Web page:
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Chinese iron ore buying platform sparks warning

A centralised iron ore purchasing platform in China could see a structural transfer of profit margins from miners of the commodity to steel-makers, analysts have warned.

Bloomberg reports China’s National Development and Reform Commission is eyeing a single state-backed buying bloc as a way of wresting control of soaring prices for the commodity.

Some believe it could usher in a return to pre-2010 days when iron ore prices were set collectively on an annual benchmark basis compared to today’s practice whereby producers and steel mills agree on prices independently with reference to the spot market.

The idea is the latest in a series of initiatives introduced by the Chinese government this month to temper a rally in iron ore prices since November by clamping down on speculation in the market and preventing the hoarding of tonnes.

Iron ore prices have rallied from about $US90/t in November to more than $US150/t this month, but China’s recent intervention has seen them dip.

Romano Sala Tenna, of Katana Asset Management, said he believed the centralised buying platform represented an attempt by China to smooth out short-term volatility in the market and reduce some of the speculation, which made it difficult for steel mills to manage inventories and pricing.

He said a redistribution of margins from speculators and iron ore miners to Chinese steelmakers was likely as a result.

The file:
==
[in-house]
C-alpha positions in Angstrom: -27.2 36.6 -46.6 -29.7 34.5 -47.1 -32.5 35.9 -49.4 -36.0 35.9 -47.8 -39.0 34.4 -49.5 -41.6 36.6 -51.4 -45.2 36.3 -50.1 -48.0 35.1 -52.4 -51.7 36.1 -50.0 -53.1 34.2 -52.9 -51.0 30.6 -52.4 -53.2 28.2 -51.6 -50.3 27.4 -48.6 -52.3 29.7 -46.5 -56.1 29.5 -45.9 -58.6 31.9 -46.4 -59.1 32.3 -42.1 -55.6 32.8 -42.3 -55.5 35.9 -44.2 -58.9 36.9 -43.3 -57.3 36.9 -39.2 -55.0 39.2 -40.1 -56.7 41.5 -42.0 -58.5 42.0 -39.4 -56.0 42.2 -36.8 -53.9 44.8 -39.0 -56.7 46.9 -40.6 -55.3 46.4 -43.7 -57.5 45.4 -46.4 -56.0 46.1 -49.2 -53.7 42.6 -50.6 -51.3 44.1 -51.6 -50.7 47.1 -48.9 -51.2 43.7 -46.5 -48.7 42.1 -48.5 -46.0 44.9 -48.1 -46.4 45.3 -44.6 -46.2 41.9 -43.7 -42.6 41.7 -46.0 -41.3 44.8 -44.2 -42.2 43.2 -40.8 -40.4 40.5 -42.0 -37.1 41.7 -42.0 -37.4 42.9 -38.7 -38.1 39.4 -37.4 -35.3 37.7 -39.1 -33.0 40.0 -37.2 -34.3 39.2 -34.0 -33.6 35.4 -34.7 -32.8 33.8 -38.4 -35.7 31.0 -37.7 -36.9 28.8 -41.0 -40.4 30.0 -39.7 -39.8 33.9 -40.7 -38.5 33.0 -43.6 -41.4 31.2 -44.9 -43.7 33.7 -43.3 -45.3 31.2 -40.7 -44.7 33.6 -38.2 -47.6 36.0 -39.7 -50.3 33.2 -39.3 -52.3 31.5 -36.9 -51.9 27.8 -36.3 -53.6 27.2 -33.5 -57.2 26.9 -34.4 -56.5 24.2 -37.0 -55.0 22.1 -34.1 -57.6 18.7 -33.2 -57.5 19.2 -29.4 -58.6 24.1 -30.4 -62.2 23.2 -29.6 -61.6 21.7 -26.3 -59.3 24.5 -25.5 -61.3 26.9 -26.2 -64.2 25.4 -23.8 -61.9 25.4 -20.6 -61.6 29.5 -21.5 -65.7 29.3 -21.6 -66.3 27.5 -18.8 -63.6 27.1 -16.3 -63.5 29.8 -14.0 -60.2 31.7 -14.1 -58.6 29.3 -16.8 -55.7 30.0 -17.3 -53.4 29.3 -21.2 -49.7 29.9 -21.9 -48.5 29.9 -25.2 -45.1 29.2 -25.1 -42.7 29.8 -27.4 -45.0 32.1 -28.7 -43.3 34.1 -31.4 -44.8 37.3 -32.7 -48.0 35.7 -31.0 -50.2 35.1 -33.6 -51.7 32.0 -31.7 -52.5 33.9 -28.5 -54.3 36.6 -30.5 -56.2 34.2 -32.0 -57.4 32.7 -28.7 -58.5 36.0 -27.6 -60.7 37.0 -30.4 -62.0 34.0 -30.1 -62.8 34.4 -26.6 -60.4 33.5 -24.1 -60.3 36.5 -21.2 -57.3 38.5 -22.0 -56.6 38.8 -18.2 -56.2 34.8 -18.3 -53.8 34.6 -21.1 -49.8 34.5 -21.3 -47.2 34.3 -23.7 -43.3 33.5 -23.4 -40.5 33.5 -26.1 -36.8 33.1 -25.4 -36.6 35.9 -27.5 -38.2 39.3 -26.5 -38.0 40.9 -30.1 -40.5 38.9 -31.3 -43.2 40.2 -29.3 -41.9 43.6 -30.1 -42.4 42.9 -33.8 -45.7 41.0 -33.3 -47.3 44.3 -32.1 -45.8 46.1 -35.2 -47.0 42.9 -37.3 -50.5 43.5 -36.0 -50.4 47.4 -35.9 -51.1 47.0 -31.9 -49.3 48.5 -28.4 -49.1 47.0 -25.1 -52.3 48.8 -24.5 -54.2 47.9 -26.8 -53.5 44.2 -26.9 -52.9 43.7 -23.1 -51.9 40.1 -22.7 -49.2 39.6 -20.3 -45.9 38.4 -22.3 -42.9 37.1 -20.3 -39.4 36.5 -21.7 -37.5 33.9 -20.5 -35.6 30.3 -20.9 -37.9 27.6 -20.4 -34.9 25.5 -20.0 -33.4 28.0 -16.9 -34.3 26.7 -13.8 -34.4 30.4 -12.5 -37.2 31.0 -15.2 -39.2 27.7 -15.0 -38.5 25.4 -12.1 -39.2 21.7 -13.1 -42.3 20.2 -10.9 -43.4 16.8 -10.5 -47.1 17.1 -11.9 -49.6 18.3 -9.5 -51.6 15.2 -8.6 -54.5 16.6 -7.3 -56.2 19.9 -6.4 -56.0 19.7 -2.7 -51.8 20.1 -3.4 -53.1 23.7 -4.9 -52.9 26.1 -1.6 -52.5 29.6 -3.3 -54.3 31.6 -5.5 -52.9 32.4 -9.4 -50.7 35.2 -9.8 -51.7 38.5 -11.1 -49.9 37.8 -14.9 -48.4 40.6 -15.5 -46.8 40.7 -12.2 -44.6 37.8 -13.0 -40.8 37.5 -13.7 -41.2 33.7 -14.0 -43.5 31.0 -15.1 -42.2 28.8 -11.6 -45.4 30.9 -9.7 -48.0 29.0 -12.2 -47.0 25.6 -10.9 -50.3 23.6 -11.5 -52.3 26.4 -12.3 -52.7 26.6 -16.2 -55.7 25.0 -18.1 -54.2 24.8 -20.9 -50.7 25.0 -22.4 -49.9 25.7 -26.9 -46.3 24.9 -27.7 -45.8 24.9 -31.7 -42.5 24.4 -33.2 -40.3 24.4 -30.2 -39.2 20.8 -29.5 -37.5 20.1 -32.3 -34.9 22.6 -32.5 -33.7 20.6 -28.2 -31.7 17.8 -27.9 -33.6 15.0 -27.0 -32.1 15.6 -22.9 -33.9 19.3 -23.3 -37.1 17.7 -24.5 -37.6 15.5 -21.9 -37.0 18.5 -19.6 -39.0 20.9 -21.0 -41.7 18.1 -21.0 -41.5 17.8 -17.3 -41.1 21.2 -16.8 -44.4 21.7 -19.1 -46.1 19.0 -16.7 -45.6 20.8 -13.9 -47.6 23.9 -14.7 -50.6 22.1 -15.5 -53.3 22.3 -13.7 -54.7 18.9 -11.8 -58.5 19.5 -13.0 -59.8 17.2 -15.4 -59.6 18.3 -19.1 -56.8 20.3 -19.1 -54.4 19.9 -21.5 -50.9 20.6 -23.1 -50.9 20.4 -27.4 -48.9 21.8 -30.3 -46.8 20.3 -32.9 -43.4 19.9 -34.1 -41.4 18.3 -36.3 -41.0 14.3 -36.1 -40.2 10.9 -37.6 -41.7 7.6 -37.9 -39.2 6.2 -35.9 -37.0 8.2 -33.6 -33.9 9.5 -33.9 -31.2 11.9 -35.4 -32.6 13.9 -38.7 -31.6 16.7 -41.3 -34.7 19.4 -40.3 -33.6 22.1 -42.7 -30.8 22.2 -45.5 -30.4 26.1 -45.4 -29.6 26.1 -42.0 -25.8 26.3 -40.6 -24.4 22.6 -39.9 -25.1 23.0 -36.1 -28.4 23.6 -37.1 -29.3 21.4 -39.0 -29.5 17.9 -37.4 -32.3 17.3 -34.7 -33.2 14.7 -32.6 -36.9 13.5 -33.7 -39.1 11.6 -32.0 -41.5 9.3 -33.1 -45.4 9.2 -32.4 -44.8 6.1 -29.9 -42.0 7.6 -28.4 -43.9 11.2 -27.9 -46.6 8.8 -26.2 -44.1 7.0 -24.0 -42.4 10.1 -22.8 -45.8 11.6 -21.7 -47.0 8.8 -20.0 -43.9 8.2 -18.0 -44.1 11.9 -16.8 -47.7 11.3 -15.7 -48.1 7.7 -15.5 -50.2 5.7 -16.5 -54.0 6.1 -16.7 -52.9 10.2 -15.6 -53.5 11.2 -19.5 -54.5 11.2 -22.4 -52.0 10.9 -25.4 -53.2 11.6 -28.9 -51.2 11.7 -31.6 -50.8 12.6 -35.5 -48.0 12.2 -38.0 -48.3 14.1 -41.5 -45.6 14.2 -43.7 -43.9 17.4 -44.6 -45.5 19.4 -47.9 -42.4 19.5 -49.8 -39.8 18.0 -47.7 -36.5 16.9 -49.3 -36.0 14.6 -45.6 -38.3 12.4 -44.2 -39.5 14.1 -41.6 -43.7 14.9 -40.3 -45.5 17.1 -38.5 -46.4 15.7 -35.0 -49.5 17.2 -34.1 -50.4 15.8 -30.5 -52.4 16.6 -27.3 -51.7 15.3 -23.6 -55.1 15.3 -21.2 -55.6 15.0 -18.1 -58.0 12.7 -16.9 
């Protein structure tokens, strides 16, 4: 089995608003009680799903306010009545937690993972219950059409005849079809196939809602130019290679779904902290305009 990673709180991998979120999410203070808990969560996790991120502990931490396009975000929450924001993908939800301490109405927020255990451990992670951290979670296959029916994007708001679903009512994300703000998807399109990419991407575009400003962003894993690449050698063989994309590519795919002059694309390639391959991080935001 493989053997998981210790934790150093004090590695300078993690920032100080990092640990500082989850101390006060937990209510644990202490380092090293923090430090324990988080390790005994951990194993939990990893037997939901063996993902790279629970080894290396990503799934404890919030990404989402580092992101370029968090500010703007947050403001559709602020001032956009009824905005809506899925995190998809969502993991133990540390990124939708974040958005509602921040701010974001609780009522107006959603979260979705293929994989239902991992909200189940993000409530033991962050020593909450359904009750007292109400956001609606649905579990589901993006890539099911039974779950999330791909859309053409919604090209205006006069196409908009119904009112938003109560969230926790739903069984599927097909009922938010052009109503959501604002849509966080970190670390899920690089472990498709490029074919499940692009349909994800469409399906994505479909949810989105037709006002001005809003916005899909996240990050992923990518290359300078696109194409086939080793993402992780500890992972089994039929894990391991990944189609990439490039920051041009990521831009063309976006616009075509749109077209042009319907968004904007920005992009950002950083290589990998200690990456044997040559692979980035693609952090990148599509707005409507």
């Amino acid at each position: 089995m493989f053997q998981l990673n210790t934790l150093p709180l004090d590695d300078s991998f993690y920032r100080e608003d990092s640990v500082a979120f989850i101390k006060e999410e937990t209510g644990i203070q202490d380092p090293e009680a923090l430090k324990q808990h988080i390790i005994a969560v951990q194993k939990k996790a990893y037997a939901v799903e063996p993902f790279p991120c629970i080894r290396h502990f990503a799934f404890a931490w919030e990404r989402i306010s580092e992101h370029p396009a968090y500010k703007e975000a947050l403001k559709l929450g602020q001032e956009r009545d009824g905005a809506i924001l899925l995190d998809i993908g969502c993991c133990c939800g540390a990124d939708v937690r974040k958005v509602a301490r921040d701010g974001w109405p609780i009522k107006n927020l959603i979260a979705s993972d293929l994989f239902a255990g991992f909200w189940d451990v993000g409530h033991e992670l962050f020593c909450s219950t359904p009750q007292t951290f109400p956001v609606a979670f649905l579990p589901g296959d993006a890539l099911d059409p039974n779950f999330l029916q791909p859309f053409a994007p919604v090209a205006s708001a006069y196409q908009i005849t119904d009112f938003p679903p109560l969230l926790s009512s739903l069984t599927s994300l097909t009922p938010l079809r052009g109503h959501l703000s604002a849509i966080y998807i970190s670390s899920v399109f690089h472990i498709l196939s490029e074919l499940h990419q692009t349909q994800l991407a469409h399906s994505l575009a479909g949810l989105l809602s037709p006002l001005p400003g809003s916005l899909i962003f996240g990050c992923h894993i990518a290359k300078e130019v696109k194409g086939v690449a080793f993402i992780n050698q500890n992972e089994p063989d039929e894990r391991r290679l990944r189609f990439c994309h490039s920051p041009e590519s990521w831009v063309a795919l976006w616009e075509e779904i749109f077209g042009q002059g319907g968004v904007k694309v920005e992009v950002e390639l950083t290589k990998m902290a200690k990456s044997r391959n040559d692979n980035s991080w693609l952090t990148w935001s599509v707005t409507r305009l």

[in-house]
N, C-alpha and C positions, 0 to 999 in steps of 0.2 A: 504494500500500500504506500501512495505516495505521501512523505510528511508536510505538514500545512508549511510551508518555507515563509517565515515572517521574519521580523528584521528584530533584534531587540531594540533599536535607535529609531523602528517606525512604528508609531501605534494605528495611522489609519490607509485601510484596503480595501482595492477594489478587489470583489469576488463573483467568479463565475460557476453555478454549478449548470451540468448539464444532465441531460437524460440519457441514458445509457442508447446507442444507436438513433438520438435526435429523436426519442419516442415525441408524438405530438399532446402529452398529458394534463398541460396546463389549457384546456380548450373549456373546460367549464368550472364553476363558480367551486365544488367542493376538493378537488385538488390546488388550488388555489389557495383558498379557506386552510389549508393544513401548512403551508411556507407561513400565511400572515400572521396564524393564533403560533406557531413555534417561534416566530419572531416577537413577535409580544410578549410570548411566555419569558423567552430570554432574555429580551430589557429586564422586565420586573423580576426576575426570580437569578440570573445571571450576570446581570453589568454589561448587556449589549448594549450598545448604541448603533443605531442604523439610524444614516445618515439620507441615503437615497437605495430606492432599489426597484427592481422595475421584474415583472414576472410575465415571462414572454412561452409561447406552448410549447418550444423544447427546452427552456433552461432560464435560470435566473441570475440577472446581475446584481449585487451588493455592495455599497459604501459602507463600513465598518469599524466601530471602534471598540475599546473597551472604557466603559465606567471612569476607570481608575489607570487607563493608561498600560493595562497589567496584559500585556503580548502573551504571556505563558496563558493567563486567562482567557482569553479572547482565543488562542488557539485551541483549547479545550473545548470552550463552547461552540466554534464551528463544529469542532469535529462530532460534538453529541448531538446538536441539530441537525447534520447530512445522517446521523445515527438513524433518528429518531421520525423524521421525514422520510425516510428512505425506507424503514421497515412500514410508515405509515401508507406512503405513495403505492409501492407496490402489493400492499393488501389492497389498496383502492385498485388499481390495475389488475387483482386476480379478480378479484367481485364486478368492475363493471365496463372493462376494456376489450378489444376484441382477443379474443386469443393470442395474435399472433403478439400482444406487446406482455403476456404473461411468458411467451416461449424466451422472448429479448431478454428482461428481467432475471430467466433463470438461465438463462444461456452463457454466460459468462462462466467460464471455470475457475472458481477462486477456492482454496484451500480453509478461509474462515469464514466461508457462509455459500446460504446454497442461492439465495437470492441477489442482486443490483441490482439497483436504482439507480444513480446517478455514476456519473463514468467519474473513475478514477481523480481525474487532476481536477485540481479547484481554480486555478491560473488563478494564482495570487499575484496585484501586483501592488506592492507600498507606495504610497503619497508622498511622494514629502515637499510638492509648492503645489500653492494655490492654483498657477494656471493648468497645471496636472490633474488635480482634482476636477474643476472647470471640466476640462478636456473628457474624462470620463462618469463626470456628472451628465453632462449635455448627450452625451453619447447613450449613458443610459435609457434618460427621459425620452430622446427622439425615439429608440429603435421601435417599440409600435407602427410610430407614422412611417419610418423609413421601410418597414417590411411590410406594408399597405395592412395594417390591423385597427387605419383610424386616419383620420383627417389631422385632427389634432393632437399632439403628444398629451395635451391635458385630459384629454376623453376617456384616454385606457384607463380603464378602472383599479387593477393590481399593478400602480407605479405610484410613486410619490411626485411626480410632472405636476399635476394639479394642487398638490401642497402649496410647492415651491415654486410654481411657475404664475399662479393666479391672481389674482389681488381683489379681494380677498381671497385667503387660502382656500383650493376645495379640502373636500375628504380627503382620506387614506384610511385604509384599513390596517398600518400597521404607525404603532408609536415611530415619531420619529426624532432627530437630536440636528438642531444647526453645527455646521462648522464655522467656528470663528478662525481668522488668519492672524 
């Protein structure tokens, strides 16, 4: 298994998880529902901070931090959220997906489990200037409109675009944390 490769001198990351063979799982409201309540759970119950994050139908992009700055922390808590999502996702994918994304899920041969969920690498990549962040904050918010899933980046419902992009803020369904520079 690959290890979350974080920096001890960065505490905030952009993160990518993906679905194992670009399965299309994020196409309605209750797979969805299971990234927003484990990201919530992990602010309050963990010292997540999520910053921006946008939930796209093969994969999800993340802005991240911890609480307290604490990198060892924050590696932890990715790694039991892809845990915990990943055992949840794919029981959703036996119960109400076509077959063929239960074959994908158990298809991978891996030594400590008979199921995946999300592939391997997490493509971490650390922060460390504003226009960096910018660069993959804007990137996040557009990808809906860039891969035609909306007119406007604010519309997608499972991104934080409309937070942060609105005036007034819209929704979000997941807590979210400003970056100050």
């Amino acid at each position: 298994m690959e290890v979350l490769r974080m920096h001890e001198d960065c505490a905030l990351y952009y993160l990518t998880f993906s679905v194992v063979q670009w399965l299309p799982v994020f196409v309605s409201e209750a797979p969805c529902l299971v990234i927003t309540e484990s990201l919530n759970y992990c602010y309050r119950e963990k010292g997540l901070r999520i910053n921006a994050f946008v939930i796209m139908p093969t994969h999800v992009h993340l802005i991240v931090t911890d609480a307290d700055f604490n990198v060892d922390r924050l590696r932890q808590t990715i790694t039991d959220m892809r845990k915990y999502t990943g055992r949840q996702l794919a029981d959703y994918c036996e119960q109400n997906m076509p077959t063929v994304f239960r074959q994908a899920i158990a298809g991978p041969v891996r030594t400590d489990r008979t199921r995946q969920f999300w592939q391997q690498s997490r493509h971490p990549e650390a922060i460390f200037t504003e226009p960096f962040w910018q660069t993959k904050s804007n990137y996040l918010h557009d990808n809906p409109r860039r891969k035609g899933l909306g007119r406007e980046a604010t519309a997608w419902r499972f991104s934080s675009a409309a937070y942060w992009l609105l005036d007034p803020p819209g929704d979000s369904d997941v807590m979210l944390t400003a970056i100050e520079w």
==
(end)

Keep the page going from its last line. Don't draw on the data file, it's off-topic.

“I do think there is definitely going to be some margin transfer with this,” he said.

“How much will depend on underlying demand-supply dynamics. In a tight market, I think it will be modest, in a buoyant market, I think this has the potential to have an impact on iron ore producer margins.”

RBC Capital Markets analyst Tyler Broda said the platform would allow China to better manage demand and pricing for iron ore particularly given the consensus view that steel consumption in the Middle Kingdom had peaked or would peak over the next few years.

“In our view, centralisation and co-ordination would likely transfer value at the margin to China apart from when the market was in a material deficit, which we don’t forecast out through 2026,” he said.

Mr Broda noted the central buying platform could also give China another angle from which to project political power, particularly with its relationship with the world’s top producer Australia becoming increasingly frayed.

Mr Sala Tenna said a centralised Chinese buying platform could prompt Australian iron ore producers to form an formal or semi-formal selling alliance.

“I think they will be working out how they can mitigate the impact of this as much as possible,” he said.

“You might see some of the timelines for replacement tonnes that the majors are working on drag out a bit, so that the market is kept a bit tighter for longer.”

However Mr Sala Tenna said iron ore miners might welcome some reduced price volatility, which played havoc with shareholder expectations and returns.

Shaw and Partners resources analyst Peter O’Connor said it remained unclear whether the central buying platform was anything more than attempt to jawbone prices down, but he considered the idea an attempt by China to “take some of the noise out of the market”.

He said it could signal a return to the historic Japanese-style benchmark pricing system but argued iron ore prices would continue to reflect supply and demand fundamentals, just with lags and leads.

Last year, China imported 693 million tonnes of iron ore from Australia or 61 per cent of a total 1.125 billion tonnes valued at $US180 billion.

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